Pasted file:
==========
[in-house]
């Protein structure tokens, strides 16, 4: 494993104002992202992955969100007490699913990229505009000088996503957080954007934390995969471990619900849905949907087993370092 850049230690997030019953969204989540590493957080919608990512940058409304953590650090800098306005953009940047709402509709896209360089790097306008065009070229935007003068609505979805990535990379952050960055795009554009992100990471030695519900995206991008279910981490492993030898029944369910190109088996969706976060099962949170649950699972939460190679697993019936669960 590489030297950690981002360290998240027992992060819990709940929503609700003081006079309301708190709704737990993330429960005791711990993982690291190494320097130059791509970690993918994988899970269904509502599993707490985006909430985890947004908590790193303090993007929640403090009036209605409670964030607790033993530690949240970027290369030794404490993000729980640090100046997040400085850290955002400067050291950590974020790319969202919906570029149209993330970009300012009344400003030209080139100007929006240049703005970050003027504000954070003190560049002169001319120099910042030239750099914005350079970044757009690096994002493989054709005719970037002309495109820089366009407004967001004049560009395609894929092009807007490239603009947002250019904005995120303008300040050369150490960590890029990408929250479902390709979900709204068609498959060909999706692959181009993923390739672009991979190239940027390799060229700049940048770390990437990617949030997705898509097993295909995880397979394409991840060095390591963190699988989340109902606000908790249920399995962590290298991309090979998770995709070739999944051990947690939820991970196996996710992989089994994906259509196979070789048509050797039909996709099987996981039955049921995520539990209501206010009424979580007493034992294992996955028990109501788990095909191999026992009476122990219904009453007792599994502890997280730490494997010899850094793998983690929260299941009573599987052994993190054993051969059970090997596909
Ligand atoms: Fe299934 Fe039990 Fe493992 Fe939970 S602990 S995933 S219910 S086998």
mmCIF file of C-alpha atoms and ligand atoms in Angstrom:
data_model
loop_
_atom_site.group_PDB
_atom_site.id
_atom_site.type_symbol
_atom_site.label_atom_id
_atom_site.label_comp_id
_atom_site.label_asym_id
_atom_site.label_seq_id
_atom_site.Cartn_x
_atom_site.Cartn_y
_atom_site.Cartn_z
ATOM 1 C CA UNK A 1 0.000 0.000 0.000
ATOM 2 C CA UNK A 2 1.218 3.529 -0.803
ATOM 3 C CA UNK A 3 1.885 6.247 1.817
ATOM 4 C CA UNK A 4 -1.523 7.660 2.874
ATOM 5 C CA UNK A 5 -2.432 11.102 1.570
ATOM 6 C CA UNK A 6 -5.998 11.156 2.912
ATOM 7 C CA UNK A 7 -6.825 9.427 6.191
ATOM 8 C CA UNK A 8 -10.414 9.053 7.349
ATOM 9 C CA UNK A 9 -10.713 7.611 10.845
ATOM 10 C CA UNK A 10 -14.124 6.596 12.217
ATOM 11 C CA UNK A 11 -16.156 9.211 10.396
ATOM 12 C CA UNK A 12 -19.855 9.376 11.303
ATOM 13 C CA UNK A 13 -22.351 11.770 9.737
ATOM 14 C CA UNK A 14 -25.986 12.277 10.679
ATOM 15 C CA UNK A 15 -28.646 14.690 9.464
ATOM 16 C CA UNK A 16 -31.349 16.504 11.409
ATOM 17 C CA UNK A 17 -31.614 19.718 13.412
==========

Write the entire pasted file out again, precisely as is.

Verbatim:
[in-house]
């Protein structure tokens, strides 16, 4: 494993104002992202992955969100007490699913990229505009000088996503957080954007934390995969471990619900849905949907087993370092 850049230690997030019953969204989540590493957080919608990512940058409304953590650090800098306005953009940047709402509709896209360089790097306008065009070229935007003068609505979805990535990379952050960055795009554009992100990471030695519900995206991008279910981490492993030898029944369910190109088996969706976060099962949170649950699972939460190679697993019936669960 590489030297950690981002360290998240027992992060819990709940929503609700003081006079309301708190709704737990993330429960005791711990993982690291190494320097130059791509970690993918994988899970269904509502599993707490985006909430985890947004908590790193303090993007929640403090009036209605409670964030607790033993530690949240970027290369030794404490993000729980640090100046997040400085850290955002400067050291950590974020790319969202919906570029149209993330970009300012009344400003030209080139100007929006240049703005970050003027504000954070003190560049002169001319120099910042030239750099914005350079970044757009690096994002493989054709005719970037002309495109820089366009407004967001004049560009395609894929092009807007490239603009947002250019904005995120303008300040050369150490960590890029990408929250479902390709979900709204068609498959060909999706692959181009993923390739672009991979190239940027390799060229700049940048770390990437990617949030997705898509097993295909995880397979394409991840060095390591963190699988989340109902606000908790249920399995962590290298991309090979998770995709070739999944051990947690939820991970196996996710992989089994994906259509196979070789048509050797039909996709099987996981039955049921995520539990209501206010009424979580007493034992294992996955028990109501788990095909191999026992009476122990219904009453007792599994502890997280730490494997010899850094793998983690929260299941009573599987052994993190054993051969059970090997596909
Ligand atoms: Fe299934 Fe039990 Fe493992 Fe939970 S602990 S995933 S219910 S086998």
mmCIF file of C-alpha atoms and ligand atoms in Angstrom:
data_model
loop_
_atom_site.group_PDB
_atom_site.id
_atom_site.type_symbol
_atom_site.label_atom_id
_atom_site.label_comp_id
_atom_site.label_asym_id
_atom_site.label_seq_id
_atom_site.Cartn_x
_atom_site.Cartn_y
_atom_site.Cartn_z
ATOM 1 C CA UNK A 1 0.000 0.000 0.000
ATOM 2 C CA UNK A 2 1.218 3.529 -0.803
ATOM 3 C CA UNK A 3 1.885 6.247 1.817
ATOM 4 C CA UNK A 4 -1.523 7.660 2.874
ATOM 5 C CA UNK A 5 -2.432 11.102 1.570
ATOM 6 C CA UNK A 6 -5.998 11.156 2.912
ATOM 7 C CA UNK A 7 -6.825 9.427 6.191
ATOM 8 C CA UNK A 8 -10.414 9.053 7.349
ATOM 9 C CA UNK A 9 -10.713 7.611 10.845
ATOM 10 C CA UNK A 10 -14.124 6.596 12.217
ATOM 11 C CA UNK A 11 -16.156 9.211 10.396
ATOM 12 C CA UNK A 12 -19.855 9.376 11.303
ATOM 13 C CA UNK A 13 -22.351 11.770 9.737
ATOM 14 C CA UNK A 14 -25.986 12.277 10.679
ATOM 15 C CA UNK A 15 -28.646 14.690 9.464
ATOM 16 C CA UNK A 16 -31.349 16.504 11.409
ATOM 17 C CA UNK A 17 -31.614 19.718 13.412